PubMed searching: experiments in Javascript

Andrew asks:

…anyone know of a tool that will take a pubmed query and plot the number of articles by year?

I figured that this was a good excuse to improve my lowly Javascript skills by building a toy web application.

First, video proof that I did get something to work, up to a point:

Next, some code. I created a Sinatra application, with the directory structure shown. It’s fairly simple: one main file, app.rb, a “spinner” graphic to indicate loading operations, the jQuery and Highcharts Javascript libraries and one view, wrapped in a layout.
pmtree

Sinatra pubmed application file tree

Next, the code in app.rb. It’s about as simple as it gets:

require "rubygems"
require "sinatra"
require "haml"

get "/" do
  haml :index
end

Layout, controlled by layout.haml, simply loads the javascripts and creates a DIV element for content:

!!! XML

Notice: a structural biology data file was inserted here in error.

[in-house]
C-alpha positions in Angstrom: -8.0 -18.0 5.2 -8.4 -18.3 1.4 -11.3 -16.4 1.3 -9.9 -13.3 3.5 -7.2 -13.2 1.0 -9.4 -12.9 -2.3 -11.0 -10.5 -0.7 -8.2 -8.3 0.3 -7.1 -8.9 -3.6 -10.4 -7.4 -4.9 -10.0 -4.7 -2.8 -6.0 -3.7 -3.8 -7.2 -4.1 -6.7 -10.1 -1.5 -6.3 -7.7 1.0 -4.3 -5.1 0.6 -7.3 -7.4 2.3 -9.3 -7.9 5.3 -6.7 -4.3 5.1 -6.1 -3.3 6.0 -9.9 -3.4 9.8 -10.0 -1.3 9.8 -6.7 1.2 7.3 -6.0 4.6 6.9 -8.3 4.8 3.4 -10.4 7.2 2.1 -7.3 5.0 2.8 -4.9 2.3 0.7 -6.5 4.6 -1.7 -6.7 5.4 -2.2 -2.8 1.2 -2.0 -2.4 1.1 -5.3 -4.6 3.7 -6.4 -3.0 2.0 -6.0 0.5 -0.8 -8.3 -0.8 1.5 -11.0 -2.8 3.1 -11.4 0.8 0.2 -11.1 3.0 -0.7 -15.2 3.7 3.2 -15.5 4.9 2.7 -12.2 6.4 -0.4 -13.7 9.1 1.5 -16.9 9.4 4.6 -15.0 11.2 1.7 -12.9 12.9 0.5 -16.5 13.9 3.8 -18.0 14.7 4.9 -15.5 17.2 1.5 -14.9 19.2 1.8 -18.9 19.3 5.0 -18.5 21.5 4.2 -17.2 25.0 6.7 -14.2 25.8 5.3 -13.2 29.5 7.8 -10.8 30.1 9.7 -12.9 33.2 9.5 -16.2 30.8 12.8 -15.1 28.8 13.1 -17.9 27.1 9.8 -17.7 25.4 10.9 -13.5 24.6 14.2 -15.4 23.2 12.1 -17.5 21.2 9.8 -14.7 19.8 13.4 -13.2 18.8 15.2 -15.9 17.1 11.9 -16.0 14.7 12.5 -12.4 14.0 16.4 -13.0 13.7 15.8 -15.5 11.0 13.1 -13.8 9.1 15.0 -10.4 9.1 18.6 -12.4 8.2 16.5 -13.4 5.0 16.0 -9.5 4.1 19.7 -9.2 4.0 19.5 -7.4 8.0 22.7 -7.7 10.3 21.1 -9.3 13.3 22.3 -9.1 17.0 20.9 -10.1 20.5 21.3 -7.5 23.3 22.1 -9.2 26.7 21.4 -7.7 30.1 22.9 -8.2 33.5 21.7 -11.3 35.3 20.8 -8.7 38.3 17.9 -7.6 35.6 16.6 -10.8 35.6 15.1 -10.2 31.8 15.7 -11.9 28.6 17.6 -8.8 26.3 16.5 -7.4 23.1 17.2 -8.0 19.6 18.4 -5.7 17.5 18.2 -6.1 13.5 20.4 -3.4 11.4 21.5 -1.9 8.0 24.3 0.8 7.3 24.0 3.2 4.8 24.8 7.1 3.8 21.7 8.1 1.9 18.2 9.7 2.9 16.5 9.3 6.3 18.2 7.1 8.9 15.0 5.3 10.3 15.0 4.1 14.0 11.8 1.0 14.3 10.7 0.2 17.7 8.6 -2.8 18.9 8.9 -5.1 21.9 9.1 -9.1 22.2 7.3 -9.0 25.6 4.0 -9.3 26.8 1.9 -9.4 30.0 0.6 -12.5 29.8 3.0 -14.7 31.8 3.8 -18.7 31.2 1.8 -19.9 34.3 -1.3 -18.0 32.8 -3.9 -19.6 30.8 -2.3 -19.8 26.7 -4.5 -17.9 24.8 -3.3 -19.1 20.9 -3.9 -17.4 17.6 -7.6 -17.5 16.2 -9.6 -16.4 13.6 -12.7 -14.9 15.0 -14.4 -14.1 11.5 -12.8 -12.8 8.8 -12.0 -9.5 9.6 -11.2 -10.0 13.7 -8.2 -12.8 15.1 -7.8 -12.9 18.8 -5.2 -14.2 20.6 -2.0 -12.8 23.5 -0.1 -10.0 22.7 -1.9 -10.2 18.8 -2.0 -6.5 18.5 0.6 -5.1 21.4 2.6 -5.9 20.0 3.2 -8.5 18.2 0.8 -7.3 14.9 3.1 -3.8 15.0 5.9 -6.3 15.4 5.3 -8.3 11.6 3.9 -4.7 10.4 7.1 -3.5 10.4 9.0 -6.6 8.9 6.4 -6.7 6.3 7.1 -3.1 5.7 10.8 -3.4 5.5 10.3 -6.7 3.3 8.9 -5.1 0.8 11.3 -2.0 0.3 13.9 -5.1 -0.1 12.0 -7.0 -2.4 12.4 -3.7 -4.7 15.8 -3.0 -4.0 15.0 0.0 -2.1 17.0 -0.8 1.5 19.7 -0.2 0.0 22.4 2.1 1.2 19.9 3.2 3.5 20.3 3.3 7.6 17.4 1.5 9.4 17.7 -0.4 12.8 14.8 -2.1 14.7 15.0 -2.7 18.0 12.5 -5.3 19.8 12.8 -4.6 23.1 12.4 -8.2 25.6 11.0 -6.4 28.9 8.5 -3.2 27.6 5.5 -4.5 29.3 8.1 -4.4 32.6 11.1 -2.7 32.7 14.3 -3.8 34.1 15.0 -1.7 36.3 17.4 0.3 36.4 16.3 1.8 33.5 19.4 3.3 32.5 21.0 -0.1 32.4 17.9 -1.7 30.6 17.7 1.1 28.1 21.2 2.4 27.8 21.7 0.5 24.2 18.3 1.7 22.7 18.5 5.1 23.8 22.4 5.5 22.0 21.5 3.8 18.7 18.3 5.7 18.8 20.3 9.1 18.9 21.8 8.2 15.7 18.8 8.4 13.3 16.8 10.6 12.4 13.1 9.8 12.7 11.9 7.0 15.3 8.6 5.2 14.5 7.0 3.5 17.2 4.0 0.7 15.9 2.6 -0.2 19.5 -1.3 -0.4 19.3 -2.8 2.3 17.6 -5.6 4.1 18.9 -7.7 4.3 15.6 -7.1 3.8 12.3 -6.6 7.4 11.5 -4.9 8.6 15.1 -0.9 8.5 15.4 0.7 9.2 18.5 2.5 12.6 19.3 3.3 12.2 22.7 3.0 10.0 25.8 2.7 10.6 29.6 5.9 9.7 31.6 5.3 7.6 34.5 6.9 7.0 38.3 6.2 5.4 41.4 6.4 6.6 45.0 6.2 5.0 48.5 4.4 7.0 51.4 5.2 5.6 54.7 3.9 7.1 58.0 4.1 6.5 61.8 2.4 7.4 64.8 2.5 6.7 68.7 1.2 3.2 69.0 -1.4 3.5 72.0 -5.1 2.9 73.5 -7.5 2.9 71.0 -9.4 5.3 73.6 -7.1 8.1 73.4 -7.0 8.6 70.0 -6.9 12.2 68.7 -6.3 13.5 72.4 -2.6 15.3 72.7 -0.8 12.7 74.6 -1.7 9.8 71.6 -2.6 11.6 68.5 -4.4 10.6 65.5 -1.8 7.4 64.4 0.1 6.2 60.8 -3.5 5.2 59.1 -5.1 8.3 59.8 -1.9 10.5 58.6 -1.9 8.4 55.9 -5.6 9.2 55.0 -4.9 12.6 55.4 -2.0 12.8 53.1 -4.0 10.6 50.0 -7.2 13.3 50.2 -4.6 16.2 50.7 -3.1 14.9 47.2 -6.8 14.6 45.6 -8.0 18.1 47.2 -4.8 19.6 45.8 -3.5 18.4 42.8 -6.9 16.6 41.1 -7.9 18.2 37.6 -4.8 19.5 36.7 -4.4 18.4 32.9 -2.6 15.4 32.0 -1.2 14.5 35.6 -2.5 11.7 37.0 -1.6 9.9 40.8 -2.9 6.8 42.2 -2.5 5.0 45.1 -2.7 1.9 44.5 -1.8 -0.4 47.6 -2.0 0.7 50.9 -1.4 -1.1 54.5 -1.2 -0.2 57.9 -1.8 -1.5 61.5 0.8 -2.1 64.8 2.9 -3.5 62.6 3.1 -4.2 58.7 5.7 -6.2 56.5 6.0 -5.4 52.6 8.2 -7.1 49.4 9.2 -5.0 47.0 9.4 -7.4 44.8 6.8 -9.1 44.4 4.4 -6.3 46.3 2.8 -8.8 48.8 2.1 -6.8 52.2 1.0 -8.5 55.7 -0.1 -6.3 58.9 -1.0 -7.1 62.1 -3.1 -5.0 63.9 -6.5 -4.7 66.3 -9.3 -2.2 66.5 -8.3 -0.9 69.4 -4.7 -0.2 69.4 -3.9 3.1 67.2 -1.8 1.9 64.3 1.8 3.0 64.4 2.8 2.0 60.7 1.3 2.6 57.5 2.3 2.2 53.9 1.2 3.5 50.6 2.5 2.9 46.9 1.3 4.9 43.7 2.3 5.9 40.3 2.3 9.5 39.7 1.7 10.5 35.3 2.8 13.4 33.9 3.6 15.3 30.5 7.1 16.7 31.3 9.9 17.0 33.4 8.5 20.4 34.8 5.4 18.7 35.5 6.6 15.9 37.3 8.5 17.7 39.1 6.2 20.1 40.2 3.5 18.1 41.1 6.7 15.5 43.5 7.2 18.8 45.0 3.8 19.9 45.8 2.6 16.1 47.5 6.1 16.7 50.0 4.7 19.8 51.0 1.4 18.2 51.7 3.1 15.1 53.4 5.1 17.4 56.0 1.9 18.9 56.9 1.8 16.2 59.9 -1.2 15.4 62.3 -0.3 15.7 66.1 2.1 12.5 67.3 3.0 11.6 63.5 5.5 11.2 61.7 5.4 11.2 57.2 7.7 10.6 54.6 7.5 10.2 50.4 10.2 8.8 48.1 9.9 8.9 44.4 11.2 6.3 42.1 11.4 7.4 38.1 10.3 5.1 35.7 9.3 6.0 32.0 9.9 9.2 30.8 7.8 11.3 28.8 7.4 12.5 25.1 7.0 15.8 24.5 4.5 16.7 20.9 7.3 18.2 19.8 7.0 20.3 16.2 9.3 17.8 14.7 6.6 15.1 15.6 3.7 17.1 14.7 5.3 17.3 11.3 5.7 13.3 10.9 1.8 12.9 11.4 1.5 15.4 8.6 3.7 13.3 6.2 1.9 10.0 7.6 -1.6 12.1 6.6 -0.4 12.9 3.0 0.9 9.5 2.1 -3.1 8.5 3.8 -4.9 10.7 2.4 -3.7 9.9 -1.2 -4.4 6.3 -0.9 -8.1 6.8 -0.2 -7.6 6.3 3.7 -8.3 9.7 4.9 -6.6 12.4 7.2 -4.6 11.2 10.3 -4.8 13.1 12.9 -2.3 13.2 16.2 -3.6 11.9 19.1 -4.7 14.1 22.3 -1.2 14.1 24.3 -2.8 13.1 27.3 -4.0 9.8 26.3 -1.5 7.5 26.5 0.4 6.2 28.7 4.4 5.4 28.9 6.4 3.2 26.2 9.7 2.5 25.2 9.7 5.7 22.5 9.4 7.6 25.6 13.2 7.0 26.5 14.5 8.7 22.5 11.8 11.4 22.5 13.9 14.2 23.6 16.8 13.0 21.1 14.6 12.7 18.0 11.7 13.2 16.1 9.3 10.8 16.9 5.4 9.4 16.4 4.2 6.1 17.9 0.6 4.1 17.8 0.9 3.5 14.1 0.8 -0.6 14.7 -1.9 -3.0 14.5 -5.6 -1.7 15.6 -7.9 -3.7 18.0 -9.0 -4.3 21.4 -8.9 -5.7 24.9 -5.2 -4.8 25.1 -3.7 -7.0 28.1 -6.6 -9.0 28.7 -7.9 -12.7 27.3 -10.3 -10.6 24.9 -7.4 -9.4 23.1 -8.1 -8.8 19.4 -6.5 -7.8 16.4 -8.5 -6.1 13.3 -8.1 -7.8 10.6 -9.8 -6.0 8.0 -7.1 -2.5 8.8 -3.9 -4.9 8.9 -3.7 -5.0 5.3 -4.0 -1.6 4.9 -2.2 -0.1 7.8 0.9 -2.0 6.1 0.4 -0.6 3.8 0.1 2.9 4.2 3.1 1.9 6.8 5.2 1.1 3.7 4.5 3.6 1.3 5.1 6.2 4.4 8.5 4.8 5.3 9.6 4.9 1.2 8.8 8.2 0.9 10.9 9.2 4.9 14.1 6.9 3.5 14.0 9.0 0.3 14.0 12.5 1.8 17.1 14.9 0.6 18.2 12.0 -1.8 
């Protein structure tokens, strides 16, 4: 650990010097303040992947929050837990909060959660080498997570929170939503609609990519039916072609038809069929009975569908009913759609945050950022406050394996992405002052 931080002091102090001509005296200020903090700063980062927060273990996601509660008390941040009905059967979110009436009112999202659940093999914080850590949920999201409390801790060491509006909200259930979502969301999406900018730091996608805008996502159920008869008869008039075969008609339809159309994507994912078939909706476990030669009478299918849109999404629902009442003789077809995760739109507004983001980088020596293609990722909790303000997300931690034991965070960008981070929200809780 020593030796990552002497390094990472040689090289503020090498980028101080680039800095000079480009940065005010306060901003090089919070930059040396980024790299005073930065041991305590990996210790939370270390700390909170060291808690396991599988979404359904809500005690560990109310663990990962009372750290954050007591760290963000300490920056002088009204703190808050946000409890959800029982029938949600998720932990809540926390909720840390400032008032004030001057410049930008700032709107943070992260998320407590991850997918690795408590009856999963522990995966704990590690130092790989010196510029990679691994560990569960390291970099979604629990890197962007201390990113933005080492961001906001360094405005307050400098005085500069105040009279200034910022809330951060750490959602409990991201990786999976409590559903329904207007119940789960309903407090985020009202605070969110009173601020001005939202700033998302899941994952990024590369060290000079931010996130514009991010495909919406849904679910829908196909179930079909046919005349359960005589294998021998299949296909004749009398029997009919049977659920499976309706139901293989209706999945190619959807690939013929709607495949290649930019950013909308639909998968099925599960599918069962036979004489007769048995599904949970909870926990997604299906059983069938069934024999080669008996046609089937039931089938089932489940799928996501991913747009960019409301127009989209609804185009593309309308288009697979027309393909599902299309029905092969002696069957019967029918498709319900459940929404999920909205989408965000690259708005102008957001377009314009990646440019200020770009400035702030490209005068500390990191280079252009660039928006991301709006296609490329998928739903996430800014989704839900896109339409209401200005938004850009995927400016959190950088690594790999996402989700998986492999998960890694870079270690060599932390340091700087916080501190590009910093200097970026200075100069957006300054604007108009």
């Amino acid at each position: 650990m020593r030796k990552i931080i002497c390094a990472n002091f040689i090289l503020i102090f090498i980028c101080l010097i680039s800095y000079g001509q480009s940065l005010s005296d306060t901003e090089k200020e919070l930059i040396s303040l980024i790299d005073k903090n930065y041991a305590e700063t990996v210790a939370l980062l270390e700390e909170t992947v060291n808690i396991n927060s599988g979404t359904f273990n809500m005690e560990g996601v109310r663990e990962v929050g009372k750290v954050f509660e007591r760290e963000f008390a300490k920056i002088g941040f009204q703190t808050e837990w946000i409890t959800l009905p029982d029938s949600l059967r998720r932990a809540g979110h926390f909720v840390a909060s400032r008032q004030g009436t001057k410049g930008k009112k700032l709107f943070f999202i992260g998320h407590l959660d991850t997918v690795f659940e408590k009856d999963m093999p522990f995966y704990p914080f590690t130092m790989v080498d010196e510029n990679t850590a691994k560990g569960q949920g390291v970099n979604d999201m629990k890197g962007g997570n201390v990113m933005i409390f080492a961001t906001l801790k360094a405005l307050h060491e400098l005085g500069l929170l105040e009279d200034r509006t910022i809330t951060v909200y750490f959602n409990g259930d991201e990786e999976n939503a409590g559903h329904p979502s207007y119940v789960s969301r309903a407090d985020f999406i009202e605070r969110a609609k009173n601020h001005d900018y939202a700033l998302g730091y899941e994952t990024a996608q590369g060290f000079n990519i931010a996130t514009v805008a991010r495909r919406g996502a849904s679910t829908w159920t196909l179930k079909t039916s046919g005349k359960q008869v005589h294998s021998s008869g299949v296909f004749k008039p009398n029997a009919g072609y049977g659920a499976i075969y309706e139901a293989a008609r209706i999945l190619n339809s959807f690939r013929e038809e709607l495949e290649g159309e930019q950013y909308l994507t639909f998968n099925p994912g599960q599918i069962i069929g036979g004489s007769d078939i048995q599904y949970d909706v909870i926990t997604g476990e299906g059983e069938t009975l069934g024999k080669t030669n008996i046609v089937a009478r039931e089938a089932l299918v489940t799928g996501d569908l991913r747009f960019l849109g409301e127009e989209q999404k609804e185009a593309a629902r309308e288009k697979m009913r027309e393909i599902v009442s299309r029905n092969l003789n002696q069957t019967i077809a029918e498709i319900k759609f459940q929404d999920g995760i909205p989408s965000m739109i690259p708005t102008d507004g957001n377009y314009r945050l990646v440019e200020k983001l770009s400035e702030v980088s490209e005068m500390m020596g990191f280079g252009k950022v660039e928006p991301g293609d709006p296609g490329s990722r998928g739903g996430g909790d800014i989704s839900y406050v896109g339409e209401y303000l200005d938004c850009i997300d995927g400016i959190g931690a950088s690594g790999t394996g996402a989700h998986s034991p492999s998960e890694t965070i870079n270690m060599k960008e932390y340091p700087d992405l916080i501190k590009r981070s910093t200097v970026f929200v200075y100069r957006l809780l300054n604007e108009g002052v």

!!!

%html
  %head
    %title PubMed terms by year
    %script{:type => "text/javascript", :src => "/javascripts/jquery.js"}
    %script{:type => "text/javascript", :src => "/javascripts/highcharts.js"}
    %script{:type => "text/javascript", :src => "/javascripts/exporting.js"}
  %body
    %div
      = yield

The action happens in index.haml. First, the elements for content:

%div
  %span{:id => "myform"}
    %input{:type => "text",   :name  => "terms",  :id => "terms"}
    %input{:type => "submit", :value => "Search", :id => "button"}
  %span{:id => "loader"}
    %img{:src => "images/spinner.gif"}

%div{:id => "container"}

Since there is no server-side (Ruby) processing, I didn’t want to mess around with form submission, so I simply included input and button elements without wrapping them in a form. This is probably very bad practice with regard to valid HTML but this is just a toy application, so I don’t care very much.

Next, the Javascripts. Ideally, these should be saved in public/javascripts and loaded by the layout but for testing purposes, I wrote them inline. Please bear with me, I’m not a great Javascript programmer.

The first one simply hides the content (the animated spinner GIF) of the element with ID loader, except when an AJAX process is running. Thanks to nickf at StackOverflow for that tip.

:javascript
  $('#loader')